City celebrates Indigenous Peoples Day ahead of Chief Oshkosh signing meeting


OSHKOSH – Mayor Lori Palmeri will mark Indigenous Peoples Day at the Chief Oshkosh monument, ahead of next week’s discussions to update the statue’s panel to include a more accurate depiction of former Chief Menominee.

“The indigenous peoples of the city of Oshkosh are an important and valued part of our community,” Palmeri said in a statement. “It is a small gesture to genuinely encourage contemporary citizens to learn more about our common past, while taking into account the lands we inhabit today.”

Palmeri will declare Indigenous Peoples Day on Monday, with a proclamation read Sunday at 4 p.m. at the Chief Oshkosh monument in Menominee Park. The ceremony will also be shared on Sunday and Monday on the city’s social media pages.

The holiday coincides with Federal Columbus Day, named after explorer Christopher Columbus, although the latter has become controversial in recent years. In 2019, Governor Tony Evers has appointed the second Monday in October like Indigenous Peoples Day in Wisconsin. Palmeri first proclaimed Indigenous Peoples Day in Oshkosh during his first term as mayor in October 2019.

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The proclamation recognizes the contributions of the Native Americans of Wisconsin, particularly the Menominee and Ho-Chunk nations who inhabited ancestral lands in and around present-day Oshkosh, and the trauma they faced when transferred to reservations and forced to assimilate into European ways of life.

“Although Christopher Columbus is celebrated for the scientific work of finding an ocean route to the Americas, he did not ‘discover’ new lands,” the proclamation states. “These lands have already been discovered and inhabited by indigenous peoples. “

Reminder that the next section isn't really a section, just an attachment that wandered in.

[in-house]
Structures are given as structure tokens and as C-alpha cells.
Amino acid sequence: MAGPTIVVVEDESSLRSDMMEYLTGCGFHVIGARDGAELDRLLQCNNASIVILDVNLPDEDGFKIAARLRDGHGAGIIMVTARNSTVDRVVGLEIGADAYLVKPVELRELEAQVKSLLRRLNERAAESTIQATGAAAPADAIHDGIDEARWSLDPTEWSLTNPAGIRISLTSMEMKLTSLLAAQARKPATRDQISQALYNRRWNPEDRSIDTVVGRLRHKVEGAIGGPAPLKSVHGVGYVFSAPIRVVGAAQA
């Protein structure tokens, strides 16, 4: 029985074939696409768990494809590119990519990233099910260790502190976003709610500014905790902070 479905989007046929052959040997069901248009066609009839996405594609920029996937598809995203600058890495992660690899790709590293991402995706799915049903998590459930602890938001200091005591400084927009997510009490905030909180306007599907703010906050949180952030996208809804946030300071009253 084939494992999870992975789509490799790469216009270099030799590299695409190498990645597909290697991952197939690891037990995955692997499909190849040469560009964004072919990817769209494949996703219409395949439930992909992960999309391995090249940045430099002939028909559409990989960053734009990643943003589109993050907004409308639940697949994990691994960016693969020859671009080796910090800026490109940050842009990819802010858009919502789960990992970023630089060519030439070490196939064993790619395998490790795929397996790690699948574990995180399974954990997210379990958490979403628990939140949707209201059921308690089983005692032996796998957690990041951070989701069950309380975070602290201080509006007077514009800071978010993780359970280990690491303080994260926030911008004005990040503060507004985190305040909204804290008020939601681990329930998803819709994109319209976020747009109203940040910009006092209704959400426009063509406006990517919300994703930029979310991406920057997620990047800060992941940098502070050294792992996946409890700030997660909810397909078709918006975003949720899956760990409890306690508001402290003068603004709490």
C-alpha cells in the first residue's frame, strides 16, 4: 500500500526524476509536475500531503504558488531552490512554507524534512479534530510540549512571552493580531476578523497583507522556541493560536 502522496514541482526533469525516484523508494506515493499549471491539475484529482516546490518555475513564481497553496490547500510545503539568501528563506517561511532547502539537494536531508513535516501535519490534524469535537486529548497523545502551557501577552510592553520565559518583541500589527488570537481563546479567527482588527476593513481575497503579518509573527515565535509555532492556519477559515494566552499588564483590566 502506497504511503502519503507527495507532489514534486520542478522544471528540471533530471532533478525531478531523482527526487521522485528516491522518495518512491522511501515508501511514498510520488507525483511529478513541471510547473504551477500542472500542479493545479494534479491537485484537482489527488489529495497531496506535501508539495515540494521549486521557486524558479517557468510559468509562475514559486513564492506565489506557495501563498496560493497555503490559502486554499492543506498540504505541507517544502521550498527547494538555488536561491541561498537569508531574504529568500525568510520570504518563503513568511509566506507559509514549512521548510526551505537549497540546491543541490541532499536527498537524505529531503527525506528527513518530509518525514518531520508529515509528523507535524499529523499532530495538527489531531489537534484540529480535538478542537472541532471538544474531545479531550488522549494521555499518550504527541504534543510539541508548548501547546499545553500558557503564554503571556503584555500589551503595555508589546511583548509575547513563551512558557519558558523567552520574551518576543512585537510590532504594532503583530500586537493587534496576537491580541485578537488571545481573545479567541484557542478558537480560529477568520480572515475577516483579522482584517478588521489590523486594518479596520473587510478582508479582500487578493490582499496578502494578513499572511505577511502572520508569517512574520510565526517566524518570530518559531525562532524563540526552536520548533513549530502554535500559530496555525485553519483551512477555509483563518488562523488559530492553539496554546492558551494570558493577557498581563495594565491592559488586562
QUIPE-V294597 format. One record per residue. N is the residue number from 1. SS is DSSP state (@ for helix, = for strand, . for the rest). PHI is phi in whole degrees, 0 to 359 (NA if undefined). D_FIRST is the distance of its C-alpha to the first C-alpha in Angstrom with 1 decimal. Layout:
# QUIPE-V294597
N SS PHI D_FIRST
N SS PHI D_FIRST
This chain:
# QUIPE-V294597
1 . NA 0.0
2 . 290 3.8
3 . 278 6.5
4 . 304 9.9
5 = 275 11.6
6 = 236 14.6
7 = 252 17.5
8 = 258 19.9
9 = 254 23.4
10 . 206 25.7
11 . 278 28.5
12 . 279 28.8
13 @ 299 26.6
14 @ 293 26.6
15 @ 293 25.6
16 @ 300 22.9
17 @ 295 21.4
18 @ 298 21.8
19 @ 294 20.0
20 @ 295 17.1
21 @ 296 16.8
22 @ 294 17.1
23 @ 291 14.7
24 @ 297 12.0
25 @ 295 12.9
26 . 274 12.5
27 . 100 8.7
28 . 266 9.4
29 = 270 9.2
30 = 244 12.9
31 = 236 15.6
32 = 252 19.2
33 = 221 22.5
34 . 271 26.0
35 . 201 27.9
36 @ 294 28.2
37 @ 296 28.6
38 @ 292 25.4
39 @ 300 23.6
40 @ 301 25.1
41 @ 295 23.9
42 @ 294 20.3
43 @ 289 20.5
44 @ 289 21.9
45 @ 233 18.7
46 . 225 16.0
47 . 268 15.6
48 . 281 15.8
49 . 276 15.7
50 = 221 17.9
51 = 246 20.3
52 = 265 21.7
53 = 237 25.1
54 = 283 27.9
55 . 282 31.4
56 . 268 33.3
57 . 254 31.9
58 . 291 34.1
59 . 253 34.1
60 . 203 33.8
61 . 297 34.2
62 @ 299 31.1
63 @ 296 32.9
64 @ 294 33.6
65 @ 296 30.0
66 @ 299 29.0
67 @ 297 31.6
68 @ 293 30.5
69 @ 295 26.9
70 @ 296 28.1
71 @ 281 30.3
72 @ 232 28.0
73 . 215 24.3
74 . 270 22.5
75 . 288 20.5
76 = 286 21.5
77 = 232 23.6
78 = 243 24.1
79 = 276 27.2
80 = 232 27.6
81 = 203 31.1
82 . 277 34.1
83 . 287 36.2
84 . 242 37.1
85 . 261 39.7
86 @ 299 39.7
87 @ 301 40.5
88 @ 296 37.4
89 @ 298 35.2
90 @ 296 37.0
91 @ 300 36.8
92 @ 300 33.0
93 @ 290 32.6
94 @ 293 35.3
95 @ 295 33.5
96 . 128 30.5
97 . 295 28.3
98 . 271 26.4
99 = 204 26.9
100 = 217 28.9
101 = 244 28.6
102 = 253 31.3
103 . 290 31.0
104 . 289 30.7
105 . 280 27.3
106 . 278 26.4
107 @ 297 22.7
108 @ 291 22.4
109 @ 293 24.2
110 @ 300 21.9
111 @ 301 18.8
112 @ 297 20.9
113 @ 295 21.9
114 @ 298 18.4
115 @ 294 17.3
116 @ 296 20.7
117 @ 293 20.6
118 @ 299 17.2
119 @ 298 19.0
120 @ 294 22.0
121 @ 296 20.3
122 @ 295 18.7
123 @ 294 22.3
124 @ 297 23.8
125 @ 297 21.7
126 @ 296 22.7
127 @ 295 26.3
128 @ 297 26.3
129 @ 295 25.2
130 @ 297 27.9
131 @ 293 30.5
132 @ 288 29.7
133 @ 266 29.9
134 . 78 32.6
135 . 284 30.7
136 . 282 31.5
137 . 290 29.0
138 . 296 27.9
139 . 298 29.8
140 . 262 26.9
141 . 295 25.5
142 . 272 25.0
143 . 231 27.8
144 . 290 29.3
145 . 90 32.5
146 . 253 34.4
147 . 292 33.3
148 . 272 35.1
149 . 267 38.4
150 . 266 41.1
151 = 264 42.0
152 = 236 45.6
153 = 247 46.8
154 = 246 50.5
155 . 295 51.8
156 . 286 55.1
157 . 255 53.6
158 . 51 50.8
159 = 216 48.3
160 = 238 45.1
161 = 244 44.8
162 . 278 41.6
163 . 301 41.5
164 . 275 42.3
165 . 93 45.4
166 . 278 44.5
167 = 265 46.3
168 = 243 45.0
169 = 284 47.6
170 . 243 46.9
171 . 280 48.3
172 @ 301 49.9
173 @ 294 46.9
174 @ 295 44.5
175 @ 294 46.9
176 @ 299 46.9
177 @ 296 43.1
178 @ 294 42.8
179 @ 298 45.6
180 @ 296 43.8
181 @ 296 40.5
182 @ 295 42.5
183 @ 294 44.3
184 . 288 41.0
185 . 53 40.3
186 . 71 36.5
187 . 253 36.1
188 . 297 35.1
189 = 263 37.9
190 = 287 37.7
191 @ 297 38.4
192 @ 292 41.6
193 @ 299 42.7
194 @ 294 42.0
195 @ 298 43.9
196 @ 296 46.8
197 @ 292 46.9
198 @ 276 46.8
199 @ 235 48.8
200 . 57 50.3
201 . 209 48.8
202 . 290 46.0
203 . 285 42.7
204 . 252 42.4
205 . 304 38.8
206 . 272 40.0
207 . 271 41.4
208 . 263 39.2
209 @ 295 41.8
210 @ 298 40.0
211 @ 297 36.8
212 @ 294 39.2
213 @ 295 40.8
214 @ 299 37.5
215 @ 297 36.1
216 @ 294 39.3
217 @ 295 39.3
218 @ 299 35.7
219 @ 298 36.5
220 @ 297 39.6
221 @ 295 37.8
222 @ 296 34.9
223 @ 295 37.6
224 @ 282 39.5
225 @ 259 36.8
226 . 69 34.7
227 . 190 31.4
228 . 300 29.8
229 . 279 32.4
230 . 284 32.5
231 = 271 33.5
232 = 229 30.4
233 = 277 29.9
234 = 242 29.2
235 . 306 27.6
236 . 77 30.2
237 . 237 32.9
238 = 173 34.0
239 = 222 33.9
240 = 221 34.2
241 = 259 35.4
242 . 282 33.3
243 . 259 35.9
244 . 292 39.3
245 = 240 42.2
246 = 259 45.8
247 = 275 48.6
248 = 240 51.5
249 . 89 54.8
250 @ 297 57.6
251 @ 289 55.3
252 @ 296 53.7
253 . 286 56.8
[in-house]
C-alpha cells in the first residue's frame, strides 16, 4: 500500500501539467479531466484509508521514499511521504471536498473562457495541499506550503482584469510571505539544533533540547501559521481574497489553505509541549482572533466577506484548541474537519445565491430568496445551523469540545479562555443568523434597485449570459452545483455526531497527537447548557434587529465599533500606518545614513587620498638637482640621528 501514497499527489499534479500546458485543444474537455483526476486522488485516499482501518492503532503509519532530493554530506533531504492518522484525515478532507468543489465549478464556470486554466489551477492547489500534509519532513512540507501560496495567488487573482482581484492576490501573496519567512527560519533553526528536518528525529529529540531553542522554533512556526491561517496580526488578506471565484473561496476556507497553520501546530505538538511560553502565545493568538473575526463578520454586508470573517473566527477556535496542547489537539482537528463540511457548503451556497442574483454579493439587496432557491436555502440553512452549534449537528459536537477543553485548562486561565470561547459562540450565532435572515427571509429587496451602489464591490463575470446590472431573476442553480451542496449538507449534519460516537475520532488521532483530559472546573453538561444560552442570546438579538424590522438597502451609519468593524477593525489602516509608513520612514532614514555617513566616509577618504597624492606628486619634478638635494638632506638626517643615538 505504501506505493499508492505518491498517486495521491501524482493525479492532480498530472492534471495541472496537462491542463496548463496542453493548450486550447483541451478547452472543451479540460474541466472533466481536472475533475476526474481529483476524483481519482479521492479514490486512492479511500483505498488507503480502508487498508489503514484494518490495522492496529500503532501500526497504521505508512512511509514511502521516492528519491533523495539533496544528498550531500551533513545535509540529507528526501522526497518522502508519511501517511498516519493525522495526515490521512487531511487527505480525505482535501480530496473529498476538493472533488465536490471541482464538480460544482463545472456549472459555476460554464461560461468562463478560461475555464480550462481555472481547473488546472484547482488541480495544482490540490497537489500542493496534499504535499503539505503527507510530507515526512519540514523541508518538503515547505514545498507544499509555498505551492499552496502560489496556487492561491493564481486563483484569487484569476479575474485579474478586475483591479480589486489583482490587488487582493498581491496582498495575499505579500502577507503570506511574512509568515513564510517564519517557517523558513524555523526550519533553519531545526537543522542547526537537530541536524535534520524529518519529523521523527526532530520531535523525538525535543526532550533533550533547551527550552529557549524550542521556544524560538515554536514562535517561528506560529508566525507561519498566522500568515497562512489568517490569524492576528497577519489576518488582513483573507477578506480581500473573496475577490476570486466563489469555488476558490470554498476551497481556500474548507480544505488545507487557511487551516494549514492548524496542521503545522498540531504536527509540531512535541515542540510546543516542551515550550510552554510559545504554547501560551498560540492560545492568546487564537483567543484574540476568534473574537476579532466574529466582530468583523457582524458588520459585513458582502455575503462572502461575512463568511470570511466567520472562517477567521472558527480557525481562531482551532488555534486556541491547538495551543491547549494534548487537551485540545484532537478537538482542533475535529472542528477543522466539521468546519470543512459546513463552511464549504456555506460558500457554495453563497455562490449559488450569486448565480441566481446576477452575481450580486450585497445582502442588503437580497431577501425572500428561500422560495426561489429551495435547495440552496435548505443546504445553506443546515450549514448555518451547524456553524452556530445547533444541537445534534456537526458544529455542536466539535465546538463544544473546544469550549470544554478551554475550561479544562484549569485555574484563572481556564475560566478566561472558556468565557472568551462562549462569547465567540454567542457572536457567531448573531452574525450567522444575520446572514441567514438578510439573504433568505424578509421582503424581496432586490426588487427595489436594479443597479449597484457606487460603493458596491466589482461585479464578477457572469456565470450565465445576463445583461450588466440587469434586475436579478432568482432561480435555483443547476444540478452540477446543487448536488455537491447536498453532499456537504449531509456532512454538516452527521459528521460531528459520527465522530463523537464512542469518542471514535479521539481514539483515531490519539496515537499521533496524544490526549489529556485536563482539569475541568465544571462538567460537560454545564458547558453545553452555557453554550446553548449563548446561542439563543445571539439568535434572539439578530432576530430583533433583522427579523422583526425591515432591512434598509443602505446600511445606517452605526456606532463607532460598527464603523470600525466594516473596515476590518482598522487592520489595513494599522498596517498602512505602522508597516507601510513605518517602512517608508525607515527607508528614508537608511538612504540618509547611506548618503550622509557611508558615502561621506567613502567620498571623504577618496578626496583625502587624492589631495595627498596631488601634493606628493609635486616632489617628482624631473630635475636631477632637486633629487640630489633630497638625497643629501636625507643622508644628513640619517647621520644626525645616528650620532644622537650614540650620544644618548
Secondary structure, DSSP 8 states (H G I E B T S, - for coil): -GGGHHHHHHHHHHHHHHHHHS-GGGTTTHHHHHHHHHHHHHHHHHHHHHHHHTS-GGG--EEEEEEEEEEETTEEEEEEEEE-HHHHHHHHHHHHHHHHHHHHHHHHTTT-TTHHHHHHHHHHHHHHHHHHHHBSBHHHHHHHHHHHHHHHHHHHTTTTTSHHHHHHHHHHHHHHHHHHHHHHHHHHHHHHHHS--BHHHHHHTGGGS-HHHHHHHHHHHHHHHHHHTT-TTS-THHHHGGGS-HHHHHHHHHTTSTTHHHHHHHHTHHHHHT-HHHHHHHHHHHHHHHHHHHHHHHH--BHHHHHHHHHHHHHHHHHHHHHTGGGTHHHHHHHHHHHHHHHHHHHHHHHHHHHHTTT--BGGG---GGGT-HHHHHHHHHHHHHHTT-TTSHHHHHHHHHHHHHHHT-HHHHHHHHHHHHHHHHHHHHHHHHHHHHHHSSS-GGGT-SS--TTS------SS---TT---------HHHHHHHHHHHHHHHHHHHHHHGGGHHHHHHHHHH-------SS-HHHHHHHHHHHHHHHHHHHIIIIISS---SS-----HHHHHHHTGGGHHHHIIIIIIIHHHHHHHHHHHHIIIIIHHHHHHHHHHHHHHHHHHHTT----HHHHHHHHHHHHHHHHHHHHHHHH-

The proclamation coincides with a meeting of the Monuments Commission on Wednesday to discuss the Chief Oshkosh Monument Project with project members, including Menominee tribal representatives. This project proposes to add five plaques to the monument that include more biography of Chief Oshkosh, who was born in 1795 and served as Chief of the Menominee Nation from 1827 until his death in 1858.

One plaque design includes an actual portrait of Chief Oshkosh, which is quite different from the statue in Menominee Park.

“The statue in front of you not only distorts the personal appearance of Chief Oshkosh himself, but in so doing, perpetuates white Euro-American stereotypes that indigenous peoples are primitive and exotic,” the plaque suggested. “By reducing Chief Oshkosh’s many significant accomplishments to the naming of this city, the original plaque that accompanies it serves as an example of the colonial tendency to reduce and erase Indigenous strengths and achievements.

Discussions have been ongoing about updating the statue since 2015, Palmeri said. These were dissolved until last year, when Palmeri said the city’s Diversity, Equity and Inclusion committee had taken it over.

The Monuments Board will meet at 3:00 p.m. on Wednesday in Room 404 of Oshkosh City Hall, 215 Church Ave.

Those who can’t read Palmeri’s proclamation live at 4 p.m. Sunday can search “#IndigenousinOshkosh” on Facebook to find the show.

Contact Katy Macek at [email protected] or 920-426-6658. Follow her on Twitter @KatherineMacek.

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